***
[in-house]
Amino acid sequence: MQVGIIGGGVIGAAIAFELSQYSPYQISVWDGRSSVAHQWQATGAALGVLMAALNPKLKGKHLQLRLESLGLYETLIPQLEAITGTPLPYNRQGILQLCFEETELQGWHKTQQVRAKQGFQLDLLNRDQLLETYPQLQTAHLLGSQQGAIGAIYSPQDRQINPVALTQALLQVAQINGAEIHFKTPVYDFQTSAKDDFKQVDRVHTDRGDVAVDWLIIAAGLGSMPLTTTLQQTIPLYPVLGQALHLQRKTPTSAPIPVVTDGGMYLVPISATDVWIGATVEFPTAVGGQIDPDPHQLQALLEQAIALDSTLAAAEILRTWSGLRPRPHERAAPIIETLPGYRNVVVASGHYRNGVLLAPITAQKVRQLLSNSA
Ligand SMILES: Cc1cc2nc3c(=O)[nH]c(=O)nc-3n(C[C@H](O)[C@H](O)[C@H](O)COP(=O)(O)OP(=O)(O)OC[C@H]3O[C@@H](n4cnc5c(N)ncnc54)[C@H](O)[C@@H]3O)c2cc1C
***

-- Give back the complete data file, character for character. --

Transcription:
[in-house]
Amino acid sequence: MQVGIIGGGVIGAAIAFELSQYSPYQISVWDGRSSVAHQWQATGAALGVLMAALNPKLKGKHLQLRLESLGLYETLIPQLEAITGTPLPYNRQGILQLCFEETELQGWHKTQQVRAKQGFQLDLLNRDQLLETYPQLQTAHLLGSQQGAIGAIYSPQDRQINPVALTQALLQVAQINGAEIHFKTPVYDFQTSAKDDFKQVDRVHTDRGDVAVDWLIIAAGLGSMPLTTTLQQTIPLYPVLGQALHLQRKTPTSAPIPVVTDGGMYLVPISATDVWIGATVEFPTAVGGQIDPDPHQLQALLEQAIALDSTLAAAEILRTWSGLRPRPHERAAPIIETLPGYRNVVVASGHYRNGVLLAPITAQKVRQLLSNSA
Ligand SMILES: Cc1cc2nc3c(=O)[nH]c(=O)nc-3n(C[C@H](O)[C@H](O)[C@H](O)COP(=O)(O)OP(=O)(O)OC[C@H]3O[C@@H](n4cnc5c(N)ncnc54)[C@H](O)[C@@H]3O)c2cc1C